Debates

Archived February 09, 2015 - March 12, 2015

Is the International Community Abandoning the Fight Against Impunity?

In recent years the world has seen no respite in conflict where civilians are being particularly targeted with increased brutality. Reports of the devastation wrought by conflict and terror seem to overtake one another with civilian casualties soaring in Syria, Central African Republic, Gaza, Nigeria, Pakistan, South Sudan, Ukraine, and more.

Especially worrying is that, increasingly, impunity reigns for the perpetrators of these atrocities, and political will and cooperation in upholding the interests of justice seem to have faltered: African governments have vowed to shield sitting heads of state from judicial oversight, and in Guatemala, despite huge efforts by victims and civil society, political forces continue to derail the trial of a former dictator accused of genocide. Meanwhile, the UN Security Council failed to refer the violence in Syria to the ICC, and the ICC Chief Prosecutor, citing a UN Security Council stalemate that can “only embolden perpetrators”, announced the suspension of the Court’s investigation of the genocide in Darfur, Sudan.

These developments have recently prompted ICTJ President David Tolbert to sound a warning that the international community is backsliding on its obligations to protect human rights. To continue this conversation, in this ICTJ Online Debate we ask: Is the international community abandoning the fight against impunity?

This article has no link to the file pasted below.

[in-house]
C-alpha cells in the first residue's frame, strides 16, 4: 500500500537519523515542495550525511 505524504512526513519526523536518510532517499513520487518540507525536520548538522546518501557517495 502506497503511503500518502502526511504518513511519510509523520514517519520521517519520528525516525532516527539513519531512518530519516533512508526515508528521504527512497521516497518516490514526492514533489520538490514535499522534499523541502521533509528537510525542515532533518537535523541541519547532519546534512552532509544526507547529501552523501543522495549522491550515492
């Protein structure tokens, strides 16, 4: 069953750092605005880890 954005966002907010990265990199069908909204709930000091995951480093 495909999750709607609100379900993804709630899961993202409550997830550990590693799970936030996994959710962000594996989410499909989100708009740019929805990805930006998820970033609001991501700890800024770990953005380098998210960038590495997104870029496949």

Need to catch up? View Opening Remarks

International Justice Movement Needs Another Rome Conference

Guest
Aryeh Neier
President Emeritus, Open Society Foundations

As one who has devoted a lot of effort for more than three decades to trying to promote accountability for severe abuses of human rights, I find much with which I agree in the essays of both Michael Ignatieff and Zeid Ra’ad Al Hussein. The difference between them, I think, is that Ignatieff sees the glass as half empty. He points out the shortcomings of the current system of international justice, including the failure to address great crimes committed by powerful states and states for which they provide protection; the inability to find ways to establish jurisdiction over those responsible for atrocities in some of the world’s most ghastly conflicts; and the failure of regional leaders to provide support for some measures by international institutions to try to promote international justice.

In contrast, Zeid sees the glass as half full. He points out the successes of the ad hoc international criminal tribunals in dealing with crimes of the 1990s; of certain national judicial systems in Latin America in dealing with crimes of the 1970s and the 1980s; the impending trial of Hissein Habré in the Senegalese courts under the imprimatur of the African Union; the achievements of more than forty national truth commissions in different parts of the world in acknowledging the crimes of the past and in identifying the victims and those responsible for victimizing them; and the symbolic weight that has been achieved by the International Criminal Court—despite its paltry record of actual criminal convictions—that itself makes it a factor in deterring some abuses. Zeid regards the achievements and the setbacks up to now as elements of a long-term struggle that is making headway and that, one way or another, has held many former dictators accountable for their crimes.